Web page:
Brad Penny might’ve looked awesome in the first inning last night against the AL’s best, but if you ask Bill “Computers-R-Gay” Plaschke of the LA Times, the Dodgers would’ve been better off had the pitcher never been acquired.

Two seasons after joining the Dodgers in one of the most controversial trades in club history, Brad Penny was the starting pitcher for the National League All-Star team.

And the truth is, the trade still stinks.

Stunk then. Stinks now. Smells forever.

On this muggy night in Pittsburgh, you see, the truth was not only on the mound.

The truth was also behind the plate, in the presence of catcher Paul Lo Duca, whose leadership the trade eliminated.

The truth was also in the bullpen, in the absence of Eric Gagne, whose career the trade may have ruined.

And the truth is in the standings, the Dodgers requiring a giant effort simply to reach mediocrity in a division where, two years ago, the stage was set for dominance.

The trade cleared that stage. It cost the Dodgers a manager, a general manager, and perhaps three years of legitimate championship contention.

No amount of thick-bearded, high-socked, All-Star revisionist history can change that.

“Our thinking about the trade today is the same as our thinking back then,” said Kim Ng, Dodgers assistant general manager.

What on Earth were they thinking?

They had smart hitting, decent starting pitching, clubhouse energy, and an unbeatable bullpen.

But Paul DePodesta had a better idea.

Guillermo Mota, Juan Encarnacion and Lo Duca were suddenly, stunningly shipped to Florida for Penny, Hee-Seop Choi and Bill Murphy.

The news infuriated the coaching staff, stunned the clubhouse, staggered the unshakeable.

Mota was the set-up reliever who had become Gagne’s most important support system. Lo Duca was the brains of the pitching staff.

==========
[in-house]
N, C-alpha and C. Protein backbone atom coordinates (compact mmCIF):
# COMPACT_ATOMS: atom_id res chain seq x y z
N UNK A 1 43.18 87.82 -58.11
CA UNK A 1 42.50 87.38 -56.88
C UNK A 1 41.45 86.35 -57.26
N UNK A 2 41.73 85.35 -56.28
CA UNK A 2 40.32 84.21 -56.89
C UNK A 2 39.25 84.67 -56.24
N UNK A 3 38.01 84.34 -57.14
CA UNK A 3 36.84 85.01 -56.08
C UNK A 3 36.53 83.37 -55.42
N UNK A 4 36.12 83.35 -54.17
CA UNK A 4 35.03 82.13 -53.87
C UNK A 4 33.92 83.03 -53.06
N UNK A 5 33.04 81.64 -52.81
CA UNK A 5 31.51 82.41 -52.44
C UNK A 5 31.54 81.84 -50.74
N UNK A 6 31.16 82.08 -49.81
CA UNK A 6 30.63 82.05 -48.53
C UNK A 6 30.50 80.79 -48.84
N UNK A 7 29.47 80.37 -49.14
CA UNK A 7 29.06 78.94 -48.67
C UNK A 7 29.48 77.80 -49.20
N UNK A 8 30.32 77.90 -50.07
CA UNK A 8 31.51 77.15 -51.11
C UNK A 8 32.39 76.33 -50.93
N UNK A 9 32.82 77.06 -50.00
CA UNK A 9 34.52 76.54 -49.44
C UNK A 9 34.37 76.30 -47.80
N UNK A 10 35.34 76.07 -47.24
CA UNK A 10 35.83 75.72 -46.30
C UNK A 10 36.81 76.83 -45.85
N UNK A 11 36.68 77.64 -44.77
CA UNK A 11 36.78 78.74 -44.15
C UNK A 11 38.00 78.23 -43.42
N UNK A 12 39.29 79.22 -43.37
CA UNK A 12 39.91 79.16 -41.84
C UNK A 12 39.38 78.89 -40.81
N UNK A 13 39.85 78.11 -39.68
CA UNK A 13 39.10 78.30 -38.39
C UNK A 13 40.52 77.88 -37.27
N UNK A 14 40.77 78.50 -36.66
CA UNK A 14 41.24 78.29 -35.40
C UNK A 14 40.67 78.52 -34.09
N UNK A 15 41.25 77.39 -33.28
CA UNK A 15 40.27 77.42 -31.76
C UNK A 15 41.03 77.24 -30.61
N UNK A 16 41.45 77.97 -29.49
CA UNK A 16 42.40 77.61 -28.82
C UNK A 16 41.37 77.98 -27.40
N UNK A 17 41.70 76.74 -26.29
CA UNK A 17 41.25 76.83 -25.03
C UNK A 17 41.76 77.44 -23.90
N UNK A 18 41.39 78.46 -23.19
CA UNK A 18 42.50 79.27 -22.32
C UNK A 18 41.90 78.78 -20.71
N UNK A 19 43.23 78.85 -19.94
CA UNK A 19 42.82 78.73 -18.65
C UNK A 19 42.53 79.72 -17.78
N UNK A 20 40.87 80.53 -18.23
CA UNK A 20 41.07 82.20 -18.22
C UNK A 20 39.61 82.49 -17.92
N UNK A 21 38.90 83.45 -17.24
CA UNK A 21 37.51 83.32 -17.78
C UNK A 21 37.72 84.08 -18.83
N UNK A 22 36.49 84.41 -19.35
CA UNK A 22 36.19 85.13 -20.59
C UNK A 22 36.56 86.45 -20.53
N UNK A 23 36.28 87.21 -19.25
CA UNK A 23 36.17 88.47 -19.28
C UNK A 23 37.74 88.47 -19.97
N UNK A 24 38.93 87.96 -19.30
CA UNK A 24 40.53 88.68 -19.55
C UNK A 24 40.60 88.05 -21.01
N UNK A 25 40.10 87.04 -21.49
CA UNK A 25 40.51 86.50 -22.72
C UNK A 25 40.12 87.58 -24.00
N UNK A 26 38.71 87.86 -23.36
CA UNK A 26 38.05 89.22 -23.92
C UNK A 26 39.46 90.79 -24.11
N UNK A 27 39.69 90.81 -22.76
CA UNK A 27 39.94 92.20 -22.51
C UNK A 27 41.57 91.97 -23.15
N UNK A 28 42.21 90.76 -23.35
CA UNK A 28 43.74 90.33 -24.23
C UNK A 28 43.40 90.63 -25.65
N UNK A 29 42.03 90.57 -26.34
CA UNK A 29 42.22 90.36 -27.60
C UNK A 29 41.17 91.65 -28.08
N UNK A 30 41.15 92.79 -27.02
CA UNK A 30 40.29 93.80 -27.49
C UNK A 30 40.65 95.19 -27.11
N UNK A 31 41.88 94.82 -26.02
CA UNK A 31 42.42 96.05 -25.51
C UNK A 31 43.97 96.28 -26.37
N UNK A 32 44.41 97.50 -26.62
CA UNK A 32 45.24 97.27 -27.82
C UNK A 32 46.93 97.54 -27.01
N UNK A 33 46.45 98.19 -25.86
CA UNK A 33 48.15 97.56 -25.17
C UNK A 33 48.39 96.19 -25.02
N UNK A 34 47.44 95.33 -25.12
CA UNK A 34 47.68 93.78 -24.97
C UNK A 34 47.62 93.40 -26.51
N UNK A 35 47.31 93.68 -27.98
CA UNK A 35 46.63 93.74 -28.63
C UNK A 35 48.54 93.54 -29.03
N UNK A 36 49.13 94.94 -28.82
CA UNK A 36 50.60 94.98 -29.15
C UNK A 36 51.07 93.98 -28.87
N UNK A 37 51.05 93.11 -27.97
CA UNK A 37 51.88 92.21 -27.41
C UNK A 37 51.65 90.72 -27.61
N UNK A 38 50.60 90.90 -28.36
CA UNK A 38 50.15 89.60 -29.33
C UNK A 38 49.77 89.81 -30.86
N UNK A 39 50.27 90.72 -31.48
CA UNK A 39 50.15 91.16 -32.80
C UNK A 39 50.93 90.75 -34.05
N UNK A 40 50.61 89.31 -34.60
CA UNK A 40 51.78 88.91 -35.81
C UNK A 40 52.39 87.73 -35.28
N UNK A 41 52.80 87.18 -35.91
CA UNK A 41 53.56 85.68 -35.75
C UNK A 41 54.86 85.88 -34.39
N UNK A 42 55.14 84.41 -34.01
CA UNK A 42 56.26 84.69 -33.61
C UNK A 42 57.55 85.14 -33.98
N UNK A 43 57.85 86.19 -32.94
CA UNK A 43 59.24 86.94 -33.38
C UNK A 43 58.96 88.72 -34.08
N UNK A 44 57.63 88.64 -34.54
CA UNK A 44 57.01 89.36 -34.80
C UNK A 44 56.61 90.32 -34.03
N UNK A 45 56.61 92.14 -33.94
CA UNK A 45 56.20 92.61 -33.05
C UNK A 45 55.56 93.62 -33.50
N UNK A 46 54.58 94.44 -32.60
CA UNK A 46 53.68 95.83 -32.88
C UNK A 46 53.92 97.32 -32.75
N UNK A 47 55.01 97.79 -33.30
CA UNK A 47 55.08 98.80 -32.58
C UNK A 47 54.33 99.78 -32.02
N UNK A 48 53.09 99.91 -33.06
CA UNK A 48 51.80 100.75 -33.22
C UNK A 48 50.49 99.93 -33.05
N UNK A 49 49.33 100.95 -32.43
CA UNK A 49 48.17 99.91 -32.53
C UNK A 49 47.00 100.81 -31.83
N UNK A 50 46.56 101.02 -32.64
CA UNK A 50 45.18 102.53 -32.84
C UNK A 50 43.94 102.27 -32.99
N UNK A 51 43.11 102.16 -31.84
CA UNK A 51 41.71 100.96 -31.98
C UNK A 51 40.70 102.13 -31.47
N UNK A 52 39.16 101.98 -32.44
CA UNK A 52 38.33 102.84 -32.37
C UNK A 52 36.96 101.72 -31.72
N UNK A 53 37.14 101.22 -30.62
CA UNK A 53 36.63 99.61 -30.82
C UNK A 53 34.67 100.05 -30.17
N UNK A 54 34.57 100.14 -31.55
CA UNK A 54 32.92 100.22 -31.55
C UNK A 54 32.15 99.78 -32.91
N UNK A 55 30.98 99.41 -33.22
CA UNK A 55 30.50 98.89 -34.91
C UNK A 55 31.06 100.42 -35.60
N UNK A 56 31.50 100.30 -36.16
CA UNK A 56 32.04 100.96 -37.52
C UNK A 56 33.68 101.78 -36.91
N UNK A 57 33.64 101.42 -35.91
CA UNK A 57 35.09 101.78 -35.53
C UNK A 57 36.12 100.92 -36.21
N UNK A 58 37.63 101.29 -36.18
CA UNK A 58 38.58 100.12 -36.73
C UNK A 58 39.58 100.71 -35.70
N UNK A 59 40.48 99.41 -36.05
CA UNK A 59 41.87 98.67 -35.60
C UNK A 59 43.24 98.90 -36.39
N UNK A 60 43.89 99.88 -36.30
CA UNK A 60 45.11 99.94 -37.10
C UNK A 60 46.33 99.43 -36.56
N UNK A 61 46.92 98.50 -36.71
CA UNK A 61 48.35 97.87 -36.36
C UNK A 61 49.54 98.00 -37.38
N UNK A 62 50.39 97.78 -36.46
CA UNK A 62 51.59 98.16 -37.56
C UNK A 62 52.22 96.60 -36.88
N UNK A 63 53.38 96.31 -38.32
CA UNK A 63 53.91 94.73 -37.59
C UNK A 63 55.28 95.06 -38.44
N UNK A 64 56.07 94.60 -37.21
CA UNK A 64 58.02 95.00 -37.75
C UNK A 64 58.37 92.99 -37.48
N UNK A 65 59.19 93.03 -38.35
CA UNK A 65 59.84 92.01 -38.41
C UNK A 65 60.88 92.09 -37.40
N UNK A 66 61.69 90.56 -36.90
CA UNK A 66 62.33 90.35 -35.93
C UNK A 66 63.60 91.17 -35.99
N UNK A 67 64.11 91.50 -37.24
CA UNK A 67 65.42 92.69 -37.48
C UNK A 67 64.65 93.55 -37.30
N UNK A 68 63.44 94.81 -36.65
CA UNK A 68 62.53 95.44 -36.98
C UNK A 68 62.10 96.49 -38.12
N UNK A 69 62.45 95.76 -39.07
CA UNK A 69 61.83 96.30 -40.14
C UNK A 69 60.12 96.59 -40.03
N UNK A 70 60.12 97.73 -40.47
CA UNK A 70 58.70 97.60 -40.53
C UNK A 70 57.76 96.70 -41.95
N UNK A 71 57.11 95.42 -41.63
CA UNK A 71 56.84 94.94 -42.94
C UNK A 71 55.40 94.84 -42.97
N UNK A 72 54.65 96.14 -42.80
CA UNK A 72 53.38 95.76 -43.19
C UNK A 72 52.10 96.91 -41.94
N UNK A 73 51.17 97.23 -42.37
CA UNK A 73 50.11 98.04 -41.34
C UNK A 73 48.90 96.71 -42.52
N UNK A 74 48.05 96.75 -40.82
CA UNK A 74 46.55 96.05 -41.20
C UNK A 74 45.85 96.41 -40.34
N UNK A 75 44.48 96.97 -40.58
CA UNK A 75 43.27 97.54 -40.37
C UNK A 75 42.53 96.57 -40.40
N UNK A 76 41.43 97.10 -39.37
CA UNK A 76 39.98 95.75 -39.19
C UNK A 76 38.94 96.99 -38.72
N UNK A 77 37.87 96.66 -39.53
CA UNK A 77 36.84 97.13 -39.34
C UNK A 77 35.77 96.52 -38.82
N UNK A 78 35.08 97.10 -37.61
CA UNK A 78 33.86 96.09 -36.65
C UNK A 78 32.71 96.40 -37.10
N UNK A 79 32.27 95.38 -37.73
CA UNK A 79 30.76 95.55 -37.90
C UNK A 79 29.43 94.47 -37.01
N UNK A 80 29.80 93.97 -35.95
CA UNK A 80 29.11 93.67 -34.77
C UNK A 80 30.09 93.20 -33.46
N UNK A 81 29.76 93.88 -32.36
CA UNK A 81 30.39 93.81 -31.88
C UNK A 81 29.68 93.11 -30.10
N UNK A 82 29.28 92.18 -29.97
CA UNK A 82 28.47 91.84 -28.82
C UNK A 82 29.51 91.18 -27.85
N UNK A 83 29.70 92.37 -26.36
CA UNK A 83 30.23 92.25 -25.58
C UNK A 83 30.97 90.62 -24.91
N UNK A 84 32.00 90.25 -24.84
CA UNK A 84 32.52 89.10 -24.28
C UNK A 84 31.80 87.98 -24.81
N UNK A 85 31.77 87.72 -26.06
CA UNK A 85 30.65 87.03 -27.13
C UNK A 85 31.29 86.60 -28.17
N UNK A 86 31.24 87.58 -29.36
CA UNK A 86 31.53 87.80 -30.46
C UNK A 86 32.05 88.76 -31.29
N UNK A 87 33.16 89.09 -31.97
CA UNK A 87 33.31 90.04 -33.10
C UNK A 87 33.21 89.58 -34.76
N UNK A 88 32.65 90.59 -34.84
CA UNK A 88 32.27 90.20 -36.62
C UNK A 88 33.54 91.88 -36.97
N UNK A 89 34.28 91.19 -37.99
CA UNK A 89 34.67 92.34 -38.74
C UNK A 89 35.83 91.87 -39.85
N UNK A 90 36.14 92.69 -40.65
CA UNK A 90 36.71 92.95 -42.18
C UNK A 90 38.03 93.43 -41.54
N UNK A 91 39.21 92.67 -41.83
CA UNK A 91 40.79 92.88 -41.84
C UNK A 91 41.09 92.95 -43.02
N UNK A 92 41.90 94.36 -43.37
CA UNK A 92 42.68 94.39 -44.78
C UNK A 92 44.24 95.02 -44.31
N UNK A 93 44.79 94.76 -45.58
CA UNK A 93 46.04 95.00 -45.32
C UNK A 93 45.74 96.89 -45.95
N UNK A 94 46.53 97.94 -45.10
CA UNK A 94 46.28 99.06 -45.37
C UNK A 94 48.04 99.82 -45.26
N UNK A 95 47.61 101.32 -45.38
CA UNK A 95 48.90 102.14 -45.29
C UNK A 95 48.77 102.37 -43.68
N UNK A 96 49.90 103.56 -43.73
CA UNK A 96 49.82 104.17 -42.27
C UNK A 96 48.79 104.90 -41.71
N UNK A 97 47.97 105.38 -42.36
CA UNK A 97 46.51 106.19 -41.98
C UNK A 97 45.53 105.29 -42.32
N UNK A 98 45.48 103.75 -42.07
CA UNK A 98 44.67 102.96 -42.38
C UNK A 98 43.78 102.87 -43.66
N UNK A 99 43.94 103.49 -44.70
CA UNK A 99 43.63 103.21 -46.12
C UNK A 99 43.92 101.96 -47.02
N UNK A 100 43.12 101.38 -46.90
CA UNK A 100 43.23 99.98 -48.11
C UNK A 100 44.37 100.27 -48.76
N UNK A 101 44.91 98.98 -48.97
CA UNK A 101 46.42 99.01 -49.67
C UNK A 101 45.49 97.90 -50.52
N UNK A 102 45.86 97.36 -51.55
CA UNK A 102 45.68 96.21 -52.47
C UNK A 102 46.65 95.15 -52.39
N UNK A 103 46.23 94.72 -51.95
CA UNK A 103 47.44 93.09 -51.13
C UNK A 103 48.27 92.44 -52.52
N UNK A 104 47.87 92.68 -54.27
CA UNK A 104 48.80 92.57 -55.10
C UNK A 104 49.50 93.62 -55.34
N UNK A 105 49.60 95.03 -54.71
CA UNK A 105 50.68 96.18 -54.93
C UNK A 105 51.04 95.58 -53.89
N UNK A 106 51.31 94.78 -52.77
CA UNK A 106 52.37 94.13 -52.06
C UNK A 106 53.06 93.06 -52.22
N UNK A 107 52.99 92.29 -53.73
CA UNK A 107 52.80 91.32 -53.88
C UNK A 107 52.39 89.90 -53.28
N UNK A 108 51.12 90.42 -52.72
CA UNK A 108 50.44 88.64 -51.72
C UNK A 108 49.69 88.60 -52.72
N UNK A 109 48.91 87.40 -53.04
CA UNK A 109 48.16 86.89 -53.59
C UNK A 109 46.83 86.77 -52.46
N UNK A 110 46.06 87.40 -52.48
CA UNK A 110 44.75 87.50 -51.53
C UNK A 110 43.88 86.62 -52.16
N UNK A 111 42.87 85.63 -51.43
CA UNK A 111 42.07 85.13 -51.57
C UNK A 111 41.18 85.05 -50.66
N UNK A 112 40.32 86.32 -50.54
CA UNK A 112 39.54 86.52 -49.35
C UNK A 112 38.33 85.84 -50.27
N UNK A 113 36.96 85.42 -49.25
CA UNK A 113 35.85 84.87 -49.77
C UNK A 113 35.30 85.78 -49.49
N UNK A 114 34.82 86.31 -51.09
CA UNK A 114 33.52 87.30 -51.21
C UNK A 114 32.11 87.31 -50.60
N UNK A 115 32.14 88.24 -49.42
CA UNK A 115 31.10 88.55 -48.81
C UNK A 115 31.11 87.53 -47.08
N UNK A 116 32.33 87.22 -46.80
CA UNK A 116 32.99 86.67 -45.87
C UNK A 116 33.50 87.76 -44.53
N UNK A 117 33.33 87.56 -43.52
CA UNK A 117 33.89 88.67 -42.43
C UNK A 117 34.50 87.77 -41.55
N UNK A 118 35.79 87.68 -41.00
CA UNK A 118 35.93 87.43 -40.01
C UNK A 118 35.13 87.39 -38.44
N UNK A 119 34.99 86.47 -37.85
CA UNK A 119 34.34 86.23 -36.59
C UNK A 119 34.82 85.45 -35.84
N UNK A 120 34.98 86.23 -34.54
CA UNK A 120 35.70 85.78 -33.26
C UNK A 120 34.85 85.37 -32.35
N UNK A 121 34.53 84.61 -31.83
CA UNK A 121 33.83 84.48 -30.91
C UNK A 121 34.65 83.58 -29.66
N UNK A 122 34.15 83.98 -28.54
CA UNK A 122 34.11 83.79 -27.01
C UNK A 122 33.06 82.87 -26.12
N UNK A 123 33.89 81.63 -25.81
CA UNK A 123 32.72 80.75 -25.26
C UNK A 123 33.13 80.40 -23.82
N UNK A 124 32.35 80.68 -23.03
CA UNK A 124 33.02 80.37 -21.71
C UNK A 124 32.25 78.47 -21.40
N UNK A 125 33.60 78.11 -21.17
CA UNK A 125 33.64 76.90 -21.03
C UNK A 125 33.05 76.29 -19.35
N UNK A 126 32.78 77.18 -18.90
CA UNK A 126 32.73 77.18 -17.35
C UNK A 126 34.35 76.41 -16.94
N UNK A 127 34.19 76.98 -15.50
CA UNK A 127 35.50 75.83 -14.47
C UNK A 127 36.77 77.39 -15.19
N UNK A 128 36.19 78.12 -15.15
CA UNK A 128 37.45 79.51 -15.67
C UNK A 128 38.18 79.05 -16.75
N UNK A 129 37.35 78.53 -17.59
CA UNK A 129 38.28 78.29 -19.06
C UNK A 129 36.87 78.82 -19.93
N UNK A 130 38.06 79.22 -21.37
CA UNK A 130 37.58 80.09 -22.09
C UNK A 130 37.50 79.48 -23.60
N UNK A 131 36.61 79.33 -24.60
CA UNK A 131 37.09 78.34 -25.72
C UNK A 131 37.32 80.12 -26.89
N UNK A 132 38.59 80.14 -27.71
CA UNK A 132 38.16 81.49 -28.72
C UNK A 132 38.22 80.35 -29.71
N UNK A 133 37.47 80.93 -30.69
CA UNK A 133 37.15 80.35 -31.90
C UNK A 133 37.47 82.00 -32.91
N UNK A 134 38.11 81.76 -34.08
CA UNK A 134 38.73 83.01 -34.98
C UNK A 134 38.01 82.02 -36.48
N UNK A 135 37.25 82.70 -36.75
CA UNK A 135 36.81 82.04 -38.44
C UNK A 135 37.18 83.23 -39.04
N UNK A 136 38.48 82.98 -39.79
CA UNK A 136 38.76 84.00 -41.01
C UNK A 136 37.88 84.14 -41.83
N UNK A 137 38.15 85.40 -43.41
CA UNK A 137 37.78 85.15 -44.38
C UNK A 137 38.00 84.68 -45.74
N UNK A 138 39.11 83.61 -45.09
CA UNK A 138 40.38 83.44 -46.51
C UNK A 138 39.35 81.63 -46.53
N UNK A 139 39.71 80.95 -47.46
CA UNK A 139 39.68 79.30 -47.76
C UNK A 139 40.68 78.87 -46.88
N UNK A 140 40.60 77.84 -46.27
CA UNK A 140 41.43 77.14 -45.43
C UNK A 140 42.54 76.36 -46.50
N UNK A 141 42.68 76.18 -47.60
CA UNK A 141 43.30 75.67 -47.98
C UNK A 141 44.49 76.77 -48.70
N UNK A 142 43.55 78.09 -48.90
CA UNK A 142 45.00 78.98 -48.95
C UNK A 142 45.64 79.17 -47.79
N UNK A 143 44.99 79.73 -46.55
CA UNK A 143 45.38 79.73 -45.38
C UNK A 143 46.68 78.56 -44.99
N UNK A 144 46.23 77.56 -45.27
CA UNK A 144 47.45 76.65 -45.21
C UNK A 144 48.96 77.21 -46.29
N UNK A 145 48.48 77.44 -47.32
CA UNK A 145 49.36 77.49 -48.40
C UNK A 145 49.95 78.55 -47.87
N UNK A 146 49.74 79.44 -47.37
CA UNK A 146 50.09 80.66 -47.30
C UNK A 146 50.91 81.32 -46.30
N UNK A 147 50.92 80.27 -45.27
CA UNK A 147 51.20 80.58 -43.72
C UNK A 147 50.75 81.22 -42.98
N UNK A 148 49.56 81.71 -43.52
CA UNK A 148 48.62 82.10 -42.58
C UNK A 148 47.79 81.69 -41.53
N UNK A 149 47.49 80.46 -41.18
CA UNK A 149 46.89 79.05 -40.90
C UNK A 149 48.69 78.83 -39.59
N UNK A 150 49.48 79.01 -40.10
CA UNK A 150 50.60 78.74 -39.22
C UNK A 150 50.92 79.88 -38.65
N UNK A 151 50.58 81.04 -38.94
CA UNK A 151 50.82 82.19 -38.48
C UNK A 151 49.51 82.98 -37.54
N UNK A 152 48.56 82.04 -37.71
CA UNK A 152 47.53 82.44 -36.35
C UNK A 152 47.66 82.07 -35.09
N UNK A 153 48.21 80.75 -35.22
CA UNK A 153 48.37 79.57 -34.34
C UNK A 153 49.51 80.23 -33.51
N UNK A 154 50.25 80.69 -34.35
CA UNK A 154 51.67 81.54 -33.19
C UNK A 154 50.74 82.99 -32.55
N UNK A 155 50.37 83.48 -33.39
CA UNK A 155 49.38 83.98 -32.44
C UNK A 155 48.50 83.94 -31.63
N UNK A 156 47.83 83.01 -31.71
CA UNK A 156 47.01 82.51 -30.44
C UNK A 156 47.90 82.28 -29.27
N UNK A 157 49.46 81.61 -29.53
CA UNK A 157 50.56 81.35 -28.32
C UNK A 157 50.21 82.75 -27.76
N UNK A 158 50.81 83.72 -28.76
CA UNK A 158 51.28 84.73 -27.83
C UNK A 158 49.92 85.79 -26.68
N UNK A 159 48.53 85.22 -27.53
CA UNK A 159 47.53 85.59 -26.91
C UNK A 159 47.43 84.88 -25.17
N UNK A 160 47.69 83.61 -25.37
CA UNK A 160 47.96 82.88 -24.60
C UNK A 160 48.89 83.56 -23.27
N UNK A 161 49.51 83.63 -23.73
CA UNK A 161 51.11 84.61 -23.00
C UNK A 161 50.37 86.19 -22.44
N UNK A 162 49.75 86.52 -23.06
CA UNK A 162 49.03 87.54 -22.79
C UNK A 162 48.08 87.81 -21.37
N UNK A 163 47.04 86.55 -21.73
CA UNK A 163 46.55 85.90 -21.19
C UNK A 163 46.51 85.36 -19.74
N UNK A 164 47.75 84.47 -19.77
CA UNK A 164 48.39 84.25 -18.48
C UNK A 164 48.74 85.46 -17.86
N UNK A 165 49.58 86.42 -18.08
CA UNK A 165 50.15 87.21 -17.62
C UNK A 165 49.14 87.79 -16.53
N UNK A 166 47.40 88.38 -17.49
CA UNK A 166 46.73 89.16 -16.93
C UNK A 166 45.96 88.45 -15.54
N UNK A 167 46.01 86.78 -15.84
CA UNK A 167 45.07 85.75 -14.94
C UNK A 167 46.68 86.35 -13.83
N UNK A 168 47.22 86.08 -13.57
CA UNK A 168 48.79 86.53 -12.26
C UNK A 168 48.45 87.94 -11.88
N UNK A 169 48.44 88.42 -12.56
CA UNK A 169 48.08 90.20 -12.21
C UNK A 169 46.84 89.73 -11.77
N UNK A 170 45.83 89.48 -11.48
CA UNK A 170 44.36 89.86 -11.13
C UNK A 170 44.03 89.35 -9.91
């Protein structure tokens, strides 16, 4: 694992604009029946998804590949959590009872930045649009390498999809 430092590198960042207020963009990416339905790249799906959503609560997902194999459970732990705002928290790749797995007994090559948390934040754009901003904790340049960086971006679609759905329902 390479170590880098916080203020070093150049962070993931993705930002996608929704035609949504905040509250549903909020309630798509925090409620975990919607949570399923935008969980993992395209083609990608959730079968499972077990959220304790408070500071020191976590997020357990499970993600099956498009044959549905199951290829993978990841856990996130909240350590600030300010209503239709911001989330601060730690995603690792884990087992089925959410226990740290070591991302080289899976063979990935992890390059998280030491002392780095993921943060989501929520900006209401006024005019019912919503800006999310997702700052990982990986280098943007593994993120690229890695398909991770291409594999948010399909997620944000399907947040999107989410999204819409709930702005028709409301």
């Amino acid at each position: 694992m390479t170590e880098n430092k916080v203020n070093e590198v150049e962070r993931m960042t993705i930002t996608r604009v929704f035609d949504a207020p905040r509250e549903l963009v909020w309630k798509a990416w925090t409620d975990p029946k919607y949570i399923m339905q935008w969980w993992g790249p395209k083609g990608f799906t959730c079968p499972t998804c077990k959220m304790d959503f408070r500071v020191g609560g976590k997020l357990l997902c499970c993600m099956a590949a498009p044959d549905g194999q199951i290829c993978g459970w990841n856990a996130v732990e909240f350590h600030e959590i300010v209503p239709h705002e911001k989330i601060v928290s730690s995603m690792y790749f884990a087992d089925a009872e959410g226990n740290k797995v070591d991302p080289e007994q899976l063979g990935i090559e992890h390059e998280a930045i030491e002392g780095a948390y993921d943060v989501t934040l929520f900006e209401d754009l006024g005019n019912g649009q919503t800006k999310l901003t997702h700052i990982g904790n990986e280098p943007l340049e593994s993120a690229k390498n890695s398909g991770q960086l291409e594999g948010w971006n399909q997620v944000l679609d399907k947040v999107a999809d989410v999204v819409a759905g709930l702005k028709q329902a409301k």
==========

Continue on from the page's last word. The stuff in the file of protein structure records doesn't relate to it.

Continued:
Both men, gone, and for what?

For a pitcher with a history of nagging arm problems, that’s what.

The New York Daily News’ Bill Madden
claims that Pat Burrell and Bobby Abreu are most definetly on the trading block, and the Yankees have already turned down a request for Philip Hughes for Abreu.  Madden also quotes Scott Kazmir as promising he holds no grudge against the Mets, reasoning, “they did me a favor. If I wasn’t a Devil Ray I might still be in the minor leagues.”  Yeah, the Mets would’ve sooner given Jeremi Gonzalez and Jose Lima multiple starts rather than opt for a young-star-in-the-making.

On second thought, he’s right.

Carlos Zambrano didn’t feature in last night’s Midsummer Bummer after being struck by Joey Cora’s fungo bat. reports that Bronson Arroyo was used in what would’ve been Zambrano’s spot last night, despite “having celebrated too hard upon his arrival in Pittsburgh.” Having witnessed Death Wish’s cover of Oasis’ “Wonderwall” last night, here’s hoping he celebrates even harder in the future and renders himself comatose.